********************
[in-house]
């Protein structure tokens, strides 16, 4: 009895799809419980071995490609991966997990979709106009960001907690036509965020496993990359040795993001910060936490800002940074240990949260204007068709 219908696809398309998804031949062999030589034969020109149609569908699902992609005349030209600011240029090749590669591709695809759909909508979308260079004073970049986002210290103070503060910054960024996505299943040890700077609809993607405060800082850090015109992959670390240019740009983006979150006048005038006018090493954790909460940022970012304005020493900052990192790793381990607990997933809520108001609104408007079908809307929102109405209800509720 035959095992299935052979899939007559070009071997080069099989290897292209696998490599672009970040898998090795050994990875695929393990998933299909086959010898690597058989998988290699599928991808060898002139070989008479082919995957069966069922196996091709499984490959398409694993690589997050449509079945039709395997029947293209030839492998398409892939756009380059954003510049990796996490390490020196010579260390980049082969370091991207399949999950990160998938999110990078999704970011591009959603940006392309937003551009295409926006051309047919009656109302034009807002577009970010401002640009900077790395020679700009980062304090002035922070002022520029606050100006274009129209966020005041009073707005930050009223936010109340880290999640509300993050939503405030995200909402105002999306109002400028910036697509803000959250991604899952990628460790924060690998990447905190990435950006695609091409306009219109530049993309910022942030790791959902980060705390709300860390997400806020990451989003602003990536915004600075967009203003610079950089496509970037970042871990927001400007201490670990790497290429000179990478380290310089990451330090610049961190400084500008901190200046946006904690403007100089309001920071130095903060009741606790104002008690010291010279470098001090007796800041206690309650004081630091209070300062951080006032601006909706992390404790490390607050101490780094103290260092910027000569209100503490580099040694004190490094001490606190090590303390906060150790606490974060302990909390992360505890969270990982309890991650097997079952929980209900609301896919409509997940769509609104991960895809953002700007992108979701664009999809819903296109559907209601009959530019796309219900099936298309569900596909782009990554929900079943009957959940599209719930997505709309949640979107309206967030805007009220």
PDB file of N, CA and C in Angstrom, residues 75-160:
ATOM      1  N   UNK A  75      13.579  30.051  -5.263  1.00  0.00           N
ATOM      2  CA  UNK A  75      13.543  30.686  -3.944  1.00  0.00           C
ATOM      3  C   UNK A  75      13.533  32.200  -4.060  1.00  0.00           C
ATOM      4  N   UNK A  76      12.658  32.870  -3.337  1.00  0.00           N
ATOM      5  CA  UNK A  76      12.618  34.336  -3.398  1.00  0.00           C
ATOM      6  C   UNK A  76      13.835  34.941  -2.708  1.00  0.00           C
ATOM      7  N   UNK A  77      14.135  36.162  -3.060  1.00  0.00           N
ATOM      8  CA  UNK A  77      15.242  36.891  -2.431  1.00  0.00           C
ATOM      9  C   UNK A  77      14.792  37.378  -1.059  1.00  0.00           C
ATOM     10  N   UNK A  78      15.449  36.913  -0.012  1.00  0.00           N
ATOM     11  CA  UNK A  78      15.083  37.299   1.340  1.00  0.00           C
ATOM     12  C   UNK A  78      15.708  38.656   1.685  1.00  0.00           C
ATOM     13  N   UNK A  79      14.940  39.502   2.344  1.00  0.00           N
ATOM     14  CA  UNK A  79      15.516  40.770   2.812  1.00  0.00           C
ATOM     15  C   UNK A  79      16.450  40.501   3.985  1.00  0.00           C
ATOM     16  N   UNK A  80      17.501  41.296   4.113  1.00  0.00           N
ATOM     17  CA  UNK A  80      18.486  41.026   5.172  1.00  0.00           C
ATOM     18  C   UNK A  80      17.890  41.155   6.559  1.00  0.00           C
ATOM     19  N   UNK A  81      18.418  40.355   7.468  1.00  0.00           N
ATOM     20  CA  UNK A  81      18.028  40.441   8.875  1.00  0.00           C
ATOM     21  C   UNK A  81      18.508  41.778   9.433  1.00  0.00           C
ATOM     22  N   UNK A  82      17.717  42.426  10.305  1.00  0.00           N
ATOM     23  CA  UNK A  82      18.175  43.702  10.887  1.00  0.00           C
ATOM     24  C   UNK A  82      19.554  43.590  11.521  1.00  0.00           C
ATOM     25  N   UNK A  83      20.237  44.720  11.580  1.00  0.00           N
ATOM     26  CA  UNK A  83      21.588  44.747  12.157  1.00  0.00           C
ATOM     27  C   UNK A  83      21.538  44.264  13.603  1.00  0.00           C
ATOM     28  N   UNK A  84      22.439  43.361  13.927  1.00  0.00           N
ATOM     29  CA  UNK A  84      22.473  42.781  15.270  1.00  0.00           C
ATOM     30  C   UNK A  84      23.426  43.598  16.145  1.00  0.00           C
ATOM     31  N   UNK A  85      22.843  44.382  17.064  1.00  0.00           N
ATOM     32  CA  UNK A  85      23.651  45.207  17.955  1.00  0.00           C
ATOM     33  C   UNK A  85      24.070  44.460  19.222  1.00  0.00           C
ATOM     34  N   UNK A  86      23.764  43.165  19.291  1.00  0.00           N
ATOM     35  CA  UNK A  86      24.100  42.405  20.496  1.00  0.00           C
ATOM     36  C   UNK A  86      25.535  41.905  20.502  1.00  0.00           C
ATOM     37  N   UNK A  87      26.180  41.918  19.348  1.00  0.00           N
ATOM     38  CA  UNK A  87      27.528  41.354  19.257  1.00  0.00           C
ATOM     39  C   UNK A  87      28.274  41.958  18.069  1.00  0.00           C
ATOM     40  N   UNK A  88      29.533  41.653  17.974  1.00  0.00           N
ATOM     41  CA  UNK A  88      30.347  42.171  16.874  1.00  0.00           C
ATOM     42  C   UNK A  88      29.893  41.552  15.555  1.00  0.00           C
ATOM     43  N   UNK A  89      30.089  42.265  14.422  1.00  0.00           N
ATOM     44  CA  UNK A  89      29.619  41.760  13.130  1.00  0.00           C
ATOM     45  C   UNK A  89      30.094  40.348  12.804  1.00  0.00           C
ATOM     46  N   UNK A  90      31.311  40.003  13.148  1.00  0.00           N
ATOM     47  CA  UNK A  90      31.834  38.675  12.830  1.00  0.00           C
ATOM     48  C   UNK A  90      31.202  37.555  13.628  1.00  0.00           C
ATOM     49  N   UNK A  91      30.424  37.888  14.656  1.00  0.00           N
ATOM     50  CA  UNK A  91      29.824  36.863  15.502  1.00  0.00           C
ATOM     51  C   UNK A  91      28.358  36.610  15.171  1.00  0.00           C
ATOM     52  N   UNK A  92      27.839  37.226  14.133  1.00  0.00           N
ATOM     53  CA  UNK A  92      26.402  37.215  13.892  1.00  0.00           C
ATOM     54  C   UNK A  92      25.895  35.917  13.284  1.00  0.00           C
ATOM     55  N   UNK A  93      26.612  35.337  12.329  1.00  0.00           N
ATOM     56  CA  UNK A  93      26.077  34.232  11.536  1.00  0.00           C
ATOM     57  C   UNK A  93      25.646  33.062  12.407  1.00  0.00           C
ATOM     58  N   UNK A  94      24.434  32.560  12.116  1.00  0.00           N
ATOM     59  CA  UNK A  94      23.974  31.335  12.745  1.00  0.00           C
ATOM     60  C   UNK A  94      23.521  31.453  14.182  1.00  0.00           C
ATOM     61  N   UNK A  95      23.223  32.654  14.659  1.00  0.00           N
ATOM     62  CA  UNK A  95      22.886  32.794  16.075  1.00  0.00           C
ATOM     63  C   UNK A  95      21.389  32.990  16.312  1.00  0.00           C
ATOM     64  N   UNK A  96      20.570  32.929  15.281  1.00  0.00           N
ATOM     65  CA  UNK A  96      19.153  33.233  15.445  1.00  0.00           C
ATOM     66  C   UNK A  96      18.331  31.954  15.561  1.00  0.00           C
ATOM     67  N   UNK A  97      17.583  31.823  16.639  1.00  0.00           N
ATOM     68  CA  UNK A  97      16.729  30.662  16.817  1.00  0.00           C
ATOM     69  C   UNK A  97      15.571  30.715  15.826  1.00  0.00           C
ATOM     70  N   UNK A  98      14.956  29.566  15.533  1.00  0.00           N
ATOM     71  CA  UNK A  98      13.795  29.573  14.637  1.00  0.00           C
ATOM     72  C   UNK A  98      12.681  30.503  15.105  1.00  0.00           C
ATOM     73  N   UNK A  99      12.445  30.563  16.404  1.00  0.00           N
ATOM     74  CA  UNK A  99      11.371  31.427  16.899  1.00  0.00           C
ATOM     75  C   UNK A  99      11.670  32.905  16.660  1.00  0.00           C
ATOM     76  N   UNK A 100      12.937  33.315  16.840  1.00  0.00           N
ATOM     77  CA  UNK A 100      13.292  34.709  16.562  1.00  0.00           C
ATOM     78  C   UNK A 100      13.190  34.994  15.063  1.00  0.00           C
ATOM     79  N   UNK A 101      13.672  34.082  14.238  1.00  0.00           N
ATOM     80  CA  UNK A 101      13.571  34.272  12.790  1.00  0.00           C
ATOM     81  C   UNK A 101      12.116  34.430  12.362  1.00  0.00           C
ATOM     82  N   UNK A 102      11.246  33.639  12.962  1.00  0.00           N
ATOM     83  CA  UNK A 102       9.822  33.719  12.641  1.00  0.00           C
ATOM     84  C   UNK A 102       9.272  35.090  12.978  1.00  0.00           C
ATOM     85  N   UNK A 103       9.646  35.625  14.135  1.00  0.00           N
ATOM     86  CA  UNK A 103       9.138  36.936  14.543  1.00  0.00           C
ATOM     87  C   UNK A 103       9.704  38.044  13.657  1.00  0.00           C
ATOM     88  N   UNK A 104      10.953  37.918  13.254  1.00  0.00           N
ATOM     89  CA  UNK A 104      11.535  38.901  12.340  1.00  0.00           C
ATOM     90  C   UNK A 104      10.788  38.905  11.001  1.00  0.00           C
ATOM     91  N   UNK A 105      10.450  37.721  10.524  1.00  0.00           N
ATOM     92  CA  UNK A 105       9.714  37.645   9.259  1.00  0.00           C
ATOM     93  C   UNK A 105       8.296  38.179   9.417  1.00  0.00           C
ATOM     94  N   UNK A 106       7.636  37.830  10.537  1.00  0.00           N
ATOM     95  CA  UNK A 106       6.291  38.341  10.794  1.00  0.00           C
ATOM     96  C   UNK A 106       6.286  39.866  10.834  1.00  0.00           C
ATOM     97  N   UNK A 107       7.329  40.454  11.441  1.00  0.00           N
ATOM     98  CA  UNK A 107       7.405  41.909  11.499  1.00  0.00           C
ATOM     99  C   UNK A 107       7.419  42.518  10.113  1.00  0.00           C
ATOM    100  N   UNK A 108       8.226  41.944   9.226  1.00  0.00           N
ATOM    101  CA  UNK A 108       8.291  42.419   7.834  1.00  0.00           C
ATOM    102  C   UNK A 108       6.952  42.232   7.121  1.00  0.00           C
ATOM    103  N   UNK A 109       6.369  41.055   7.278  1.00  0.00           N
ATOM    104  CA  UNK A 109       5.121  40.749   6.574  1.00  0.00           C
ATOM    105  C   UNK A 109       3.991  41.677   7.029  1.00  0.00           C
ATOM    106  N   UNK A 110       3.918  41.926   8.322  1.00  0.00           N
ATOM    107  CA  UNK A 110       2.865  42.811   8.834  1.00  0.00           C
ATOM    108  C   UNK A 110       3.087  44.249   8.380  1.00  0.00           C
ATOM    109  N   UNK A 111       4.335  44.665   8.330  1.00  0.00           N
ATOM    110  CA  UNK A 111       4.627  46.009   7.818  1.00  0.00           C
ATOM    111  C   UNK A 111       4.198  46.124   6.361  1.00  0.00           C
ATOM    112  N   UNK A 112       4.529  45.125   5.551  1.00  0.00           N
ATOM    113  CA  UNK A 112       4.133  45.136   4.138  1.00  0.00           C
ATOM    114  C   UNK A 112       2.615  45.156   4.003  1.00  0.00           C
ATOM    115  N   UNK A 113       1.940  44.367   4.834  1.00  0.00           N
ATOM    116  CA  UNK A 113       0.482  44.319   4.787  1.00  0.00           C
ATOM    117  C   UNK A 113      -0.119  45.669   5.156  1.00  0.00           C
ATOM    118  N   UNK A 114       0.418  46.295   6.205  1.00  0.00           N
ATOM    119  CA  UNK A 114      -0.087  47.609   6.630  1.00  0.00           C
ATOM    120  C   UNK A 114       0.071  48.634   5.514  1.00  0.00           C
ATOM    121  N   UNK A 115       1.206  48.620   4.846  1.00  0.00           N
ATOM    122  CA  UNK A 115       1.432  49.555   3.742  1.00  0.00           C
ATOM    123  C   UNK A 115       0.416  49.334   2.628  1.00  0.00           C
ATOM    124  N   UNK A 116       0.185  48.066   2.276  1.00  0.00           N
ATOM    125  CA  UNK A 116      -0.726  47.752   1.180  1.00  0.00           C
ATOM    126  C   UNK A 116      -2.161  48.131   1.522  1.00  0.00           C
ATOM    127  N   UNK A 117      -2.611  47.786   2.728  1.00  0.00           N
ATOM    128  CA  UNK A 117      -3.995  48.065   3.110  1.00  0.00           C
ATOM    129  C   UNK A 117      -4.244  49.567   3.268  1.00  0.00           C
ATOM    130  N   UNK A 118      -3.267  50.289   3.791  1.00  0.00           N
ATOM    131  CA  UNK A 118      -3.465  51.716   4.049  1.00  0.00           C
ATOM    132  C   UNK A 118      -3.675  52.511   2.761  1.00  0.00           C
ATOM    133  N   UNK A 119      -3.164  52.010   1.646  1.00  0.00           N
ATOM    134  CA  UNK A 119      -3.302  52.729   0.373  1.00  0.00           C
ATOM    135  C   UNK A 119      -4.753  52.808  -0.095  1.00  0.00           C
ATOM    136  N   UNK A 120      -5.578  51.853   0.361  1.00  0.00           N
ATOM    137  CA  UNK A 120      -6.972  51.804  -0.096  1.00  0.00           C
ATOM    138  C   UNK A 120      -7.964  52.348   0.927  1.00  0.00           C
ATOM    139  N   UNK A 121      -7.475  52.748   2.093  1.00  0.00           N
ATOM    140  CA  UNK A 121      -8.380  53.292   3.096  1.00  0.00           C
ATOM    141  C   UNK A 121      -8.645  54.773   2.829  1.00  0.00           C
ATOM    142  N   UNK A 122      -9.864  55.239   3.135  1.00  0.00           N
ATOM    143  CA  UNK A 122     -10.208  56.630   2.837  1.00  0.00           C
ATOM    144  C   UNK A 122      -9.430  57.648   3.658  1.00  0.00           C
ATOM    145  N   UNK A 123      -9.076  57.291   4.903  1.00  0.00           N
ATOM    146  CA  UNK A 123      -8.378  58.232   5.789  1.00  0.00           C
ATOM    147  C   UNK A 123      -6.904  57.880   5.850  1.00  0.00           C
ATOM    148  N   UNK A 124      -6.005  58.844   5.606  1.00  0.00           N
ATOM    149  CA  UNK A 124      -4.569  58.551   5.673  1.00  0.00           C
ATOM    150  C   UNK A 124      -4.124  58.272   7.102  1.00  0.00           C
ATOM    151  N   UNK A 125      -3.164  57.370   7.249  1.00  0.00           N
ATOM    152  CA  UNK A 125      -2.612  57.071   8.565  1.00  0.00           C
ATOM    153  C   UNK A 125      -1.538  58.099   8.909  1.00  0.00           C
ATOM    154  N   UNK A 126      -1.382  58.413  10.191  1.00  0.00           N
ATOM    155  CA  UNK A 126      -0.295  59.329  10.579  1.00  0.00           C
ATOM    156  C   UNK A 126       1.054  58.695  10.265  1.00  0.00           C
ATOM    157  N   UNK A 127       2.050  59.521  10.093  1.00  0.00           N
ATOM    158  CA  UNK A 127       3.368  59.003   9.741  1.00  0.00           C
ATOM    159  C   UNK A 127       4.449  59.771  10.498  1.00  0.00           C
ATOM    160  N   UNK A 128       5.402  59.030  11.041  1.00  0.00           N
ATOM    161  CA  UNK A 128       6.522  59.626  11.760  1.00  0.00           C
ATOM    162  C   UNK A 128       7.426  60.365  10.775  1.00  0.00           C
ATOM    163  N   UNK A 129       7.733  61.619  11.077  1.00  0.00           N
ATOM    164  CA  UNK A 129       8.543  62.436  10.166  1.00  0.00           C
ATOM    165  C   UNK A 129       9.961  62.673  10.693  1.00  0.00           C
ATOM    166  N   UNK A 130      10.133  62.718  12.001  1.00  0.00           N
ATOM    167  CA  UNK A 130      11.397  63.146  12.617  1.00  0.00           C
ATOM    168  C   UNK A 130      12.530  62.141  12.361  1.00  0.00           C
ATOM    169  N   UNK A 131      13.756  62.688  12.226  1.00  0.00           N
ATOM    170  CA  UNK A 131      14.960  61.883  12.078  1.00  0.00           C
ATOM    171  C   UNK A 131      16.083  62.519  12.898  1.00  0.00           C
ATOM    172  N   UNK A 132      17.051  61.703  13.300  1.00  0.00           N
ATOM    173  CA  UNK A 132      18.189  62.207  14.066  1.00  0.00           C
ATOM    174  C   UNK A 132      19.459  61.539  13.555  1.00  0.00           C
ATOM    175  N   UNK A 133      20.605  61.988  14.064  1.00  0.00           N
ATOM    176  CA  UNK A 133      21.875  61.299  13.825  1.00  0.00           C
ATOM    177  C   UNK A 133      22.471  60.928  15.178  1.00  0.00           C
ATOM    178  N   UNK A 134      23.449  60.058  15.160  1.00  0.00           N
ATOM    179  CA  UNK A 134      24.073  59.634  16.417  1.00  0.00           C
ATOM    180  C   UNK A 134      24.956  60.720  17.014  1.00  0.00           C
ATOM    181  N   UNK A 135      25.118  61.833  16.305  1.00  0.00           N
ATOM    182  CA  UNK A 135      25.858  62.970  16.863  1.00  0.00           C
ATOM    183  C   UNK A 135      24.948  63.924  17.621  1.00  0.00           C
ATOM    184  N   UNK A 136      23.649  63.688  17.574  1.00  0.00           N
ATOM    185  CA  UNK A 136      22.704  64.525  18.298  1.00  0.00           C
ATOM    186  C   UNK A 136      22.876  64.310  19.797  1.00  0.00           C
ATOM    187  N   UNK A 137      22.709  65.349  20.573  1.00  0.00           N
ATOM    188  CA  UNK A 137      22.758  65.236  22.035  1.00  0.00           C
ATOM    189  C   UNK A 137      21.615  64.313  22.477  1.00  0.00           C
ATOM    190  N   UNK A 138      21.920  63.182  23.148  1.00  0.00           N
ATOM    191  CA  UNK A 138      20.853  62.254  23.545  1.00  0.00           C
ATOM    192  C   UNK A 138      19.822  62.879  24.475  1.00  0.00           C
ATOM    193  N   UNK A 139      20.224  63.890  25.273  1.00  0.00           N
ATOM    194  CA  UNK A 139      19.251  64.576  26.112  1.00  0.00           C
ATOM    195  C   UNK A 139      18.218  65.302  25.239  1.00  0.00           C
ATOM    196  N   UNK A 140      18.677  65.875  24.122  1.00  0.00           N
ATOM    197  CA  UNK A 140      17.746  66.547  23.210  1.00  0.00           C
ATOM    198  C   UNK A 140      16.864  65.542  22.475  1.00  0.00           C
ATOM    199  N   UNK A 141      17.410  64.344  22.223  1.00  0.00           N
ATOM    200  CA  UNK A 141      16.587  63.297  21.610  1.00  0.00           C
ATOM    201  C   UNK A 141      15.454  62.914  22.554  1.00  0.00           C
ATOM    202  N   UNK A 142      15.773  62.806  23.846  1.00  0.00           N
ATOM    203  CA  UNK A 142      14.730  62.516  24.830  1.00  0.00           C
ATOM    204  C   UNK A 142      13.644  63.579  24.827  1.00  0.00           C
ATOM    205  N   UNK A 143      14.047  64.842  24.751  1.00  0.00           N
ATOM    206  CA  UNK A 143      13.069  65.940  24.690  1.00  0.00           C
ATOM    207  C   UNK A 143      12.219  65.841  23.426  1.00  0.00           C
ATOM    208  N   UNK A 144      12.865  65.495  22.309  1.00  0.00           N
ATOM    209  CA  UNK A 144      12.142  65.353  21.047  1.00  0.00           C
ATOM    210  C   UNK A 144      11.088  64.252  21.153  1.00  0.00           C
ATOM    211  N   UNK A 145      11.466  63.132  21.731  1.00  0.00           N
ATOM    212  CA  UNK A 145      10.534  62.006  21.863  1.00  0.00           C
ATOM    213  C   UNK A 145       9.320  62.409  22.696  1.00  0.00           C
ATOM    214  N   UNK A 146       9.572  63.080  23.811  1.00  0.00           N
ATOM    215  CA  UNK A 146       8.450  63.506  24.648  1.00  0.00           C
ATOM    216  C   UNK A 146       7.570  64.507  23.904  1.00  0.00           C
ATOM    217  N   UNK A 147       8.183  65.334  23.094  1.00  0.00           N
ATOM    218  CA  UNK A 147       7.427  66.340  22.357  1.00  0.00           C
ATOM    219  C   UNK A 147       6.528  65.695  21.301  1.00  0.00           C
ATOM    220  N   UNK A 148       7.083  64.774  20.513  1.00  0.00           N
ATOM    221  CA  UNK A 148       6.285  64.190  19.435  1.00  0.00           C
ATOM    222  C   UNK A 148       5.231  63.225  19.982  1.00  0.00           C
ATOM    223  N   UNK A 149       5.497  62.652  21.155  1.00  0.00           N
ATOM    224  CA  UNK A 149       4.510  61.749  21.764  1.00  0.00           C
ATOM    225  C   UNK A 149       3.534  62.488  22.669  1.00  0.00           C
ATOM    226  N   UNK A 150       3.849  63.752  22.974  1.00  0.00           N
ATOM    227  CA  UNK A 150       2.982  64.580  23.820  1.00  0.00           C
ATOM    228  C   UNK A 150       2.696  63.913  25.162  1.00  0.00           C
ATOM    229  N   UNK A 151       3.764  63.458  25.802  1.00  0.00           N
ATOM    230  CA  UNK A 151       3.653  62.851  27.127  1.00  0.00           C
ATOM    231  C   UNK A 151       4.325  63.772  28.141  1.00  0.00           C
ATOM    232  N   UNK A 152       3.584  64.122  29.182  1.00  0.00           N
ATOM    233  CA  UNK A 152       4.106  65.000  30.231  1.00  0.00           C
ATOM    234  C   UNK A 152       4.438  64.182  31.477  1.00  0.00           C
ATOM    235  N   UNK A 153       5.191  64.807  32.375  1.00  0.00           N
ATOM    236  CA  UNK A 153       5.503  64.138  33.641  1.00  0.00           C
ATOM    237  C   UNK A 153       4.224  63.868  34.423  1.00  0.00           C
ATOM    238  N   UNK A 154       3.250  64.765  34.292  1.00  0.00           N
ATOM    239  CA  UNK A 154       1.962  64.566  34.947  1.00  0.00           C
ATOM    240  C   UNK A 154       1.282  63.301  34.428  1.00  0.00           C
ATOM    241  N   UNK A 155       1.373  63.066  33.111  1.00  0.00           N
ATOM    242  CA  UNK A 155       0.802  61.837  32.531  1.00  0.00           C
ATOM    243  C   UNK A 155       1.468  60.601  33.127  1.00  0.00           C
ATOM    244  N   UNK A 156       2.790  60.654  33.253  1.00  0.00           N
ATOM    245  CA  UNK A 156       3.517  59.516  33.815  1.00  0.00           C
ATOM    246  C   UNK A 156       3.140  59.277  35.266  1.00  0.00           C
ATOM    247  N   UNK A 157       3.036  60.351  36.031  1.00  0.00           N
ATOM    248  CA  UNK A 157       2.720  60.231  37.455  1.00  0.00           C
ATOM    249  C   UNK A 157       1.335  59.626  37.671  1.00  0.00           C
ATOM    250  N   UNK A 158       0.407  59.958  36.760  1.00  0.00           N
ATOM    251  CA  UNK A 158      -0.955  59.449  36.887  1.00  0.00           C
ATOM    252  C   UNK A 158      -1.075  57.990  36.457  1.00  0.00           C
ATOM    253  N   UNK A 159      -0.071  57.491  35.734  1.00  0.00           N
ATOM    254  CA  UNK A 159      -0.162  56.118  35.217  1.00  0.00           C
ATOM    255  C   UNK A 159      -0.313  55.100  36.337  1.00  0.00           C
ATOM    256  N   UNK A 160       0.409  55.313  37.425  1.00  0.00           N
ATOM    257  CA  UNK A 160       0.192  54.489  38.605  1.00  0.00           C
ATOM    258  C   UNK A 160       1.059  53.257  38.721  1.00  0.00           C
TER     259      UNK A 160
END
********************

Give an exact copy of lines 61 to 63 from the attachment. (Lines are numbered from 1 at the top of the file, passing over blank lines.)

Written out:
ATOM     58  N   UNK A  94      24.434  32.560  12.116  1.00  0.00           N
ATOM     59  CA  UNK A  94      23.974  31.335  12.745  1.00  0.00           C
ATOM     60  C   UNK A  94      23.521  31.453  14.182  1.00  0.00           C